Why Isn't Everybody Vegetarian?
- Why Isn't Everybody Vegetarian?
by Mark Warren Reinhardt
(Adapted from his AVS Convention lecture - 7/29/99)
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The American Vegan Society
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It�s really exciting for me to be here. I know everybody said this last night, but I have to say it again: It's great to be surrounded by vegans, my favorite people. I think these conventions are really great. We get to come here and learn all the latest studies; it seems as if every week there's something new that comes out, that further supports a vegan diet. It's great to come to these conventions and hear the experts talk about these things.
But, you know, the last couple of days I've been thinking to myself: suppose we didn't have all this knowledge, suppose we really didn't know. I do think, somehow in our hearts and our minds, we'd still know we're doing the right thing. I certainly think that we are.
Tonight I want to talk about some people who are less fortunate than we are. Polls say that in the United States only about 1% of the population is vegetarian. That's vegetarian. Many fewer are actually vegan. 99% of the people out there are still eating meat, whether from a large animal or from poultry and/or fish. Now that statistic just blows me away. I can't understand it. Here are people who are kind and compassionate and intelligent, and they're still eating meat. They don't see what we here see so very clearly, as to a sensible diet.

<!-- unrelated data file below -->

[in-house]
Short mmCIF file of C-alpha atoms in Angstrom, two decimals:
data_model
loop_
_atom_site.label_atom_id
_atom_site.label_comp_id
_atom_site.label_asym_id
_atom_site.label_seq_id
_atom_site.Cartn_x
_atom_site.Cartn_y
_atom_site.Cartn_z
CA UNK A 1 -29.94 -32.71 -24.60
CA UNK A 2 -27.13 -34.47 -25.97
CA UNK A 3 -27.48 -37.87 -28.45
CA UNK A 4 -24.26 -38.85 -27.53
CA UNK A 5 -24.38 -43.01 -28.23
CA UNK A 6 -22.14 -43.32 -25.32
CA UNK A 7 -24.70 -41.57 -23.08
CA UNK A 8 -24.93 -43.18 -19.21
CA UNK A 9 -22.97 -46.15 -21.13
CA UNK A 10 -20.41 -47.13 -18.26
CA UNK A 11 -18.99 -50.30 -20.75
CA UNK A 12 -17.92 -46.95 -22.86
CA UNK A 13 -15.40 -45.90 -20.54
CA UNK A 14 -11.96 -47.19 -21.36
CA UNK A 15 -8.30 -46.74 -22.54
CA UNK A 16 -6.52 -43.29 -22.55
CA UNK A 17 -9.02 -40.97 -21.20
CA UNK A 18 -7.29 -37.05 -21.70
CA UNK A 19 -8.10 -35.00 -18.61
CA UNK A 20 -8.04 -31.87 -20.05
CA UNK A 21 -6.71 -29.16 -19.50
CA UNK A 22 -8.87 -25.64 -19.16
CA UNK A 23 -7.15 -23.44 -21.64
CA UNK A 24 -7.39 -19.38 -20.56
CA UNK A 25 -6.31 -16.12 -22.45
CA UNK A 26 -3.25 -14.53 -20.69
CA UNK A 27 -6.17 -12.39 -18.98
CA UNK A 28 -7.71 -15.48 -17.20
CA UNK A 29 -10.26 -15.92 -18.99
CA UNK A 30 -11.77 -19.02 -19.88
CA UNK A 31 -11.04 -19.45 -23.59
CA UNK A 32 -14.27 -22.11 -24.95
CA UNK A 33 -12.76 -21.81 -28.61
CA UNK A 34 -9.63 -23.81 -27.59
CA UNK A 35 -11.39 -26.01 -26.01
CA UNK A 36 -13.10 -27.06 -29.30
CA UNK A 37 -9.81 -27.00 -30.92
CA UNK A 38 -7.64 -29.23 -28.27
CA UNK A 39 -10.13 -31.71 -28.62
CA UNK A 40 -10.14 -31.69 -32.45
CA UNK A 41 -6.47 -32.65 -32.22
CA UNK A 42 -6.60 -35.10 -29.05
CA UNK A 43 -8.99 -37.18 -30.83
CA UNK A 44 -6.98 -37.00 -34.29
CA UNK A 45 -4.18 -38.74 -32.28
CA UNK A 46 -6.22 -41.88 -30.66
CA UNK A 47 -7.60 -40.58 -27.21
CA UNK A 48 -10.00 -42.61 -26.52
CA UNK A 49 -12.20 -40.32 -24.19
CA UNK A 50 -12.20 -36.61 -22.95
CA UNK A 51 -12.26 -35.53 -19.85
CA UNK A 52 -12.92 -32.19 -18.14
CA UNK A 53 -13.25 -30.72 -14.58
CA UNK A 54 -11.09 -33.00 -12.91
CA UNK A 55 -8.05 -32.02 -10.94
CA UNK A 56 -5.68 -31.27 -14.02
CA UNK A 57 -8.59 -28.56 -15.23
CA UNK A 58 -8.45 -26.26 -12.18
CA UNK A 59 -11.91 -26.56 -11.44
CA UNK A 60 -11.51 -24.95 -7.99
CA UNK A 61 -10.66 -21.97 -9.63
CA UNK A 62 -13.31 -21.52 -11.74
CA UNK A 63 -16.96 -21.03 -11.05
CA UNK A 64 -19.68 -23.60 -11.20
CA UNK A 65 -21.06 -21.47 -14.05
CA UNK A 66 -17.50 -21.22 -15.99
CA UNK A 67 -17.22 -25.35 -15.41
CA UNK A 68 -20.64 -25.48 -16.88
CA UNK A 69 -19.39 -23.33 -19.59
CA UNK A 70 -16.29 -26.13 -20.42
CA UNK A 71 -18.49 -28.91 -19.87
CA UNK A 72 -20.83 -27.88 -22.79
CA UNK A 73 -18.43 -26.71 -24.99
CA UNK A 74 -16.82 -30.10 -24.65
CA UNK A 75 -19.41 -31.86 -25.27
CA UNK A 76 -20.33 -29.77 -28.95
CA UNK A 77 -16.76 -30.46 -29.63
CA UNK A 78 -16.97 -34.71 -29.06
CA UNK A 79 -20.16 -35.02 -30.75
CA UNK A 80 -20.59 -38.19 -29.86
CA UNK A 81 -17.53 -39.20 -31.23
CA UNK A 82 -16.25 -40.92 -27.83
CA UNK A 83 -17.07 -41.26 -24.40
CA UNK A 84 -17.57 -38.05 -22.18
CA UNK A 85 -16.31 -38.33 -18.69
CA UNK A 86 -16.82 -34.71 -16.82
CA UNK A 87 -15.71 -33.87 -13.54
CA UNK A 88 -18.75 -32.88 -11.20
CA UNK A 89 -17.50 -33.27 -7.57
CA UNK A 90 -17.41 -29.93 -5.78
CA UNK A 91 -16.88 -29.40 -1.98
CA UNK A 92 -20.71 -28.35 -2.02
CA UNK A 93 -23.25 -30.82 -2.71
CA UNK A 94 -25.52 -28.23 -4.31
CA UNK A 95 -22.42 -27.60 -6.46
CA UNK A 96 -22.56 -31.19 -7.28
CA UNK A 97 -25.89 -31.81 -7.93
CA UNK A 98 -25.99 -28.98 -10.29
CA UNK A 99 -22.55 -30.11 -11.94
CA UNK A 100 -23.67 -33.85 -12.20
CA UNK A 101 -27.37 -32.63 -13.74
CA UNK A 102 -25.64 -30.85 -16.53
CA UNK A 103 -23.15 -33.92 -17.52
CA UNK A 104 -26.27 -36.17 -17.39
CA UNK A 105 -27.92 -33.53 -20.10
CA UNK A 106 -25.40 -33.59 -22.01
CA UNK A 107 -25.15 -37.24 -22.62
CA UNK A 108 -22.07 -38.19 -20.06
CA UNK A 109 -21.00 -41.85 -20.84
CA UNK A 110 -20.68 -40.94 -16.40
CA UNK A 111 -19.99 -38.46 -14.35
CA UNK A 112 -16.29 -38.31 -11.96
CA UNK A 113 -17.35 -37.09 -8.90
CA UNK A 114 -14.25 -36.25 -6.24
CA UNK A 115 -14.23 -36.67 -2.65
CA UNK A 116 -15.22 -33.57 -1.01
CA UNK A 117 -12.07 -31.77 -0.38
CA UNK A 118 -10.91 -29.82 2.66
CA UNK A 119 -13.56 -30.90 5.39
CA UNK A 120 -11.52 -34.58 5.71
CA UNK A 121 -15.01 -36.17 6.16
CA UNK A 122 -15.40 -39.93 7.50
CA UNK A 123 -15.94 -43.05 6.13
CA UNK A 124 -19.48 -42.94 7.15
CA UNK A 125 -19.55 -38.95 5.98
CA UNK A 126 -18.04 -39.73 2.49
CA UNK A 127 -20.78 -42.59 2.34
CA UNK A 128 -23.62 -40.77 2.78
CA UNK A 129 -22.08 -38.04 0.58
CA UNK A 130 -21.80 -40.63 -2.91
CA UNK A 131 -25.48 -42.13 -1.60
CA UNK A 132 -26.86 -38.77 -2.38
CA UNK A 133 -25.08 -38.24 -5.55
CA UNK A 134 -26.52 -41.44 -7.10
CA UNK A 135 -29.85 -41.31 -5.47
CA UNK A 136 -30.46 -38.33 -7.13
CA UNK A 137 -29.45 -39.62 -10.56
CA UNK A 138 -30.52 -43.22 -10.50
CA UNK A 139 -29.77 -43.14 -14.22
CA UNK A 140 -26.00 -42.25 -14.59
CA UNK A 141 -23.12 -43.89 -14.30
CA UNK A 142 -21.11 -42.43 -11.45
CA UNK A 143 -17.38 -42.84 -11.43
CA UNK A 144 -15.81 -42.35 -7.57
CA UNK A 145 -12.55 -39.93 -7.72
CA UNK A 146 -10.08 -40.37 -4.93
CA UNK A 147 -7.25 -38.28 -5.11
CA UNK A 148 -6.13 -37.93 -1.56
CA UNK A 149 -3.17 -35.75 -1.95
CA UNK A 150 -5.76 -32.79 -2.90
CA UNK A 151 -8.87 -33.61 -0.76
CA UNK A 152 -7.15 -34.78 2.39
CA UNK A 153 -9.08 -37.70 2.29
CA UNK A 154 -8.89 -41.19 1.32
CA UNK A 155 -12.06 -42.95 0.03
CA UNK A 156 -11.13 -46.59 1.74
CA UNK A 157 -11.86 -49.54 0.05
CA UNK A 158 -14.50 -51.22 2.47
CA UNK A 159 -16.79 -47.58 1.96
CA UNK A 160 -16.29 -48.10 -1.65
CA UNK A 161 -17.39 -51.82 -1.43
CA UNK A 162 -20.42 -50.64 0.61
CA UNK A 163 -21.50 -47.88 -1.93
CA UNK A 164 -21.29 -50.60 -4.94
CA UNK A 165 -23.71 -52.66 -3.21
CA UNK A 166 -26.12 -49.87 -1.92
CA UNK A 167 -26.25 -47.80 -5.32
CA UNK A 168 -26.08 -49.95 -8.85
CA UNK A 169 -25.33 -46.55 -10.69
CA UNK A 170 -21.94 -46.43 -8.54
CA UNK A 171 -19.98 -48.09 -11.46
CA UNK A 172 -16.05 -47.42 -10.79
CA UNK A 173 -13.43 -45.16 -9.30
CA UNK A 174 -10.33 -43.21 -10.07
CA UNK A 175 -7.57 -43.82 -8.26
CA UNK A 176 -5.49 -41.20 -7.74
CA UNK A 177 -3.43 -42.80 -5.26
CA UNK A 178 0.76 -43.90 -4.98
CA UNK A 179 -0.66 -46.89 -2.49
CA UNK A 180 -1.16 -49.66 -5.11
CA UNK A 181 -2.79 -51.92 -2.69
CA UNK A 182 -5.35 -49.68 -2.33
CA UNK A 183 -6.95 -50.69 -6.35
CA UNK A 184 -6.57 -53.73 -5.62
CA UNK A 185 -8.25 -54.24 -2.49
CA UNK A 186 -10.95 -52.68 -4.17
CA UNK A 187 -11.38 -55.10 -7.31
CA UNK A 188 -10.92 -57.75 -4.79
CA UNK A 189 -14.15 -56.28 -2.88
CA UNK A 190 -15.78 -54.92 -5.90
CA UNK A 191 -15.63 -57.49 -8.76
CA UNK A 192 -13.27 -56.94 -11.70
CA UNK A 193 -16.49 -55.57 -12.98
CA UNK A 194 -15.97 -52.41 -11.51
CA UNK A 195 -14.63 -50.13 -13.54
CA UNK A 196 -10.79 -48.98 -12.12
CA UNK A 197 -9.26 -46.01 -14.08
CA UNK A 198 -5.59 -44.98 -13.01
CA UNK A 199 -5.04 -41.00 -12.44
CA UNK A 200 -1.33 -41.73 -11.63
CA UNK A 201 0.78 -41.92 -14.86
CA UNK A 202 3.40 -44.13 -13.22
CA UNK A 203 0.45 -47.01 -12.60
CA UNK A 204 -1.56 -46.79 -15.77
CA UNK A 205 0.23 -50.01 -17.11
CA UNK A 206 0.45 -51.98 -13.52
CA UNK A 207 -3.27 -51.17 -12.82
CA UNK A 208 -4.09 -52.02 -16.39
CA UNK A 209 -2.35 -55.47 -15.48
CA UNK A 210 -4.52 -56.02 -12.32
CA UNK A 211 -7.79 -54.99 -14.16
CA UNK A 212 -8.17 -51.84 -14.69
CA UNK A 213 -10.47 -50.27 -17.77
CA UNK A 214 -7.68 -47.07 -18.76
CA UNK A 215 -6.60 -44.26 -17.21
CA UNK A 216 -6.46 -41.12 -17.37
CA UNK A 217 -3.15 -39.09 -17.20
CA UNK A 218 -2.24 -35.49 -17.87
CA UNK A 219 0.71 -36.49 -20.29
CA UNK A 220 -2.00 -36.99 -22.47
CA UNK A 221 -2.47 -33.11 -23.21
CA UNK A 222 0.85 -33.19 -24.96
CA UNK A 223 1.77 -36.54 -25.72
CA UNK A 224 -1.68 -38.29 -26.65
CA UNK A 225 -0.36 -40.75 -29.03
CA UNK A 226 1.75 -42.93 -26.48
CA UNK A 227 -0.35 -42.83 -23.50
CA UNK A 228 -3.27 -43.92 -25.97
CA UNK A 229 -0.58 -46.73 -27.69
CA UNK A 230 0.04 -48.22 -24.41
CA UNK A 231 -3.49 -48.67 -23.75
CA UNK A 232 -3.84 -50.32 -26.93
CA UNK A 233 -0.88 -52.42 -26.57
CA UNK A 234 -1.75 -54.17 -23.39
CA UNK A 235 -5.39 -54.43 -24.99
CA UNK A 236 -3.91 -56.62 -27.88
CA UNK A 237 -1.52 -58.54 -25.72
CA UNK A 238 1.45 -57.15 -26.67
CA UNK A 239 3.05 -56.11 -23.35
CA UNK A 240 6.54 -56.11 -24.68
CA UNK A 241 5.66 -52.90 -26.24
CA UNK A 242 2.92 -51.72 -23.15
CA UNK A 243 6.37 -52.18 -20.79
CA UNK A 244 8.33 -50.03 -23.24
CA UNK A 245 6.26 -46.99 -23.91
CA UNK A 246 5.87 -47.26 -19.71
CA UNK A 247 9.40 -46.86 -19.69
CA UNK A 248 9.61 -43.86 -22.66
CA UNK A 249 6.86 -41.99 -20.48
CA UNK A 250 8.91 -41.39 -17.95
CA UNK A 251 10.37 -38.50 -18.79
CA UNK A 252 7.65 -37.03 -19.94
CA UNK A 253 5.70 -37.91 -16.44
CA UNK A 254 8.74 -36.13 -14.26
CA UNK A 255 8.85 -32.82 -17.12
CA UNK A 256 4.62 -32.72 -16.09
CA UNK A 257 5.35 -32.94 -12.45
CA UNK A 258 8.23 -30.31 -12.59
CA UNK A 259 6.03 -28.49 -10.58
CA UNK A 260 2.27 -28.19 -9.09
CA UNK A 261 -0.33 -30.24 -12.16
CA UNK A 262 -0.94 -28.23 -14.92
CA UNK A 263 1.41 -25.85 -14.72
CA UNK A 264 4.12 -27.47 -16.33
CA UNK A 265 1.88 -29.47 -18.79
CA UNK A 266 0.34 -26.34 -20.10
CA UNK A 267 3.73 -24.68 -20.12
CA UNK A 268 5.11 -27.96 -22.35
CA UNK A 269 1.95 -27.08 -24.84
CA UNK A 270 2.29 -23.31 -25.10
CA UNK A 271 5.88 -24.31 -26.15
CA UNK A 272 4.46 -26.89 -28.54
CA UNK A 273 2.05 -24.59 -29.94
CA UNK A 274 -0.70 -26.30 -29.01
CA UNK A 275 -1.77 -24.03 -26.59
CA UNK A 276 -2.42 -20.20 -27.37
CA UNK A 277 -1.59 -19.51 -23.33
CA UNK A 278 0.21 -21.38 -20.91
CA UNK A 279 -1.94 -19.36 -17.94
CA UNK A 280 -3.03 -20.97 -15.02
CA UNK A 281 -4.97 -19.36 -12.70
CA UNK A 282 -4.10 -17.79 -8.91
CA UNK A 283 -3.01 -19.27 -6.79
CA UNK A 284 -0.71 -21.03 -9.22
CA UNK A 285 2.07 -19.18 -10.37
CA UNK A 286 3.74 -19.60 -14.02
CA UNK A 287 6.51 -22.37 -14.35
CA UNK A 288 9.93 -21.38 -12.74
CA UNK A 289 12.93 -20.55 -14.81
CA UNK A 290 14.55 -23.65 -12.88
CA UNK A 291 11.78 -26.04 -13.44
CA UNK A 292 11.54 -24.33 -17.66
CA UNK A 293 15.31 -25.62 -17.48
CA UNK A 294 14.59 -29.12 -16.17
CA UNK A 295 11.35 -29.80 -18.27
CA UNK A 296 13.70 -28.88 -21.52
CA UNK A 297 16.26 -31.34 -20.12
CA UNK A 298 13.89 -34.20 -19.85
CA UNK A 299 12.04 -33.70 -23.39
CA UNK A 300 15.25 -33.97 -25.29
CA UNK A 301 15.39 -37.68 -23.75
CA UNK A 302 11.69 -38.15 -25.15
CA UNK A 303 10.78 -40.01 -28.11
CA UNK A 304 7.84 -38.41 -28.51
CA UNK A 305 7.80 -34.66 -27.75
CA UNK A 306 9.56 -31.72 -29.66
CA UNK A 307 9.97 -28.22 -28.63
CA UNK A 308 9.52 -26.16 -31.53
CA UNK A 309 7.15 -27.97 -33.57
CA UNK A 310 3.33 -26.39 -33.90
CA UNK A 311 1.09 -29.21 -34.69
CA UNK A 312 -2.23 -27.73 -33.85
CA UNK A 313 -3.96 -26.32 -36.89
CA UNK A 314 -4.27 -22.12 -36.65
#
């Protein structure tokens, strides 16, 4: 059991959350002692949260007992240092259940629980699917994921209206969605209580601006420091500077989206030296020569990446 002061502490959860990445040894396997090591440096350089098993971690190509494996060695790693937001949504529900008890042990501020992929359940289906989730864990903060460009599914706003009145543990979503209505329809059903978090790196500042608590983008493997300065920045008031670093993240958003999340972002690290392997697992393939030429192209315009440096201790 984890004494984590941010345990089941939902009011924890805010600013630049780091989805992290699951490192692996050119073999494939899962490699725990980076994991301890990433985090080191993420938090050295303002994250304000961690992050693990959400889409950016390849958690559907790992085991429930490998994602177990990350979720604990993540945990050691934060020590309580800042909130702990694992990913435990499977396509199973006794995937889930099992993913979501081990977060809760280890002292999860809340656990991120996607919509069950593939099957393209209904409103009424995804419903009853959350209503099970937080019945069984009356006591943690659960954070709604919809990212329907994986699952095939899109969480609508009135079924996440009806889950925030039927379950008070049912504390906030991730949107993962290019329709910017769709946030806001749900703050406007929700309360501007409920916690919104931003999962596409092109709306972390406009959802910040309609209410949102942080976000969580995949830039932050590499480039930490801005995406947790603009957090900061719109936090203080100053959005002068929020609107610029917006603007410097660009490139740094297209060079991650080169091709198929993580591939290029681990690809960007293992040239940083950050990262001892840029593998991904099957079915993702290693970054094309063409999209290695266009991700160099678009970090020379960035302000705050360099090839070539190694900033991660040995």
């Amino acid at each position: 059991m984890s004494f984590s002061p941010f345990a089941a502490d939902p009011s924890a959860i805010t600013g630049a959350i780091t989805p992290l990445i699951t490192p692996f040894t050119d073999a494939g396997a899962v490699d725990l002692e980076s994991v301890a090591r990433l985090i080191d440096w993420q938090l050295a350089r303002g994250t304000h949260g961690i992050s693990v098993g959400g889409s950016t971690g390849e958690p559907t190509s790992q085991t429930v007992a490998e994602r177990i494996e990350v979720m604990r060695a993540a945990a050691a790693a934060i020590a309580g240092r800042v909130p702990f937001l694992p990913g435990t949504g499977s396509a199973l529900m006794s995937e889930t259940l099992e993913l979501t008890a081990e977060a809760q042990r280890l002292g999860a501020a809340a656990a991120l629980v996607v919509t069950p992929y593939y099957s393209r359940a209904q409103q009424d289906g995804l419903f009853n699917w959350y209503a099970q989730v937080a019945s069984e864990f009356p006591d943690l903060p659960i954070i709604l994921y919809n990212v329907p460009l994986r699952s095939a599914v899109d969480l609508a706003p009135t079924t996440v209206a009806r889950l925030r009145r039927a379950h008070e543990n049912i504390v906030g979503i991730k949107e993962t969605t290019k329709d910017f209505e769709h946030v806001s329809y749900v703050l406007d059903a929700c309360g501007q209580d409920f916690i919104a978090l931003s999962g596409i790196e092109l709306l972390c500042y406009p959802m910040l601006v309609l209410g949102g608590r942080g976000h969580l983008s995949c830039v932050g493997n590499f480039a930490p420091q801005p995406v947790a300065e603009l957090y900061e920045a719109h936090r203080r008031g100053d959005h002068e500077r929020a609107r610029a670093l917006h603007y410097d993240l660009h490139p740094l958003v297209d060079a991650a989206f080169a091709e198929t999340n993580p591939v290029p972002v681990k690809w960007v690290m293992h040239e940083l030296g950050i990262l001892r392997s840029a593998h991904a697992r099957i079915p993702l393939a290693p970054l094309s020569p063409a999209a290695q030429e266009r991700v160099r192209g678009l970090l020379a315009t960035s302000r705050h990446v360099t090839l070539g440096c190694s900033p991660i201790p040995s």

And I wonder, why don't they get it? How come we have. this big rift in our society? Vegans are from Venus and meat-eaters are from Mars. (laughter) It just doesn't make sense. Why is this? Well, I think there are about a million answers to that question and tonight I want to talk about just a few of them
I want to examine a few of the barriers that I see that stand between our meat-eating population, and vegetarianism and veganism
Area #1 is what I call the myth of the perfect (conventional) diet. This myth has been perpetuated ad nauseam by both the medical community and the information media. It goes something like this: "If you want to be healthy and happy and live practically forever, here's what you have to do: You have to cut back on red meat, and eat more chicken and fish (Audience chuckles.) We've all heard this stuff about three million times, right?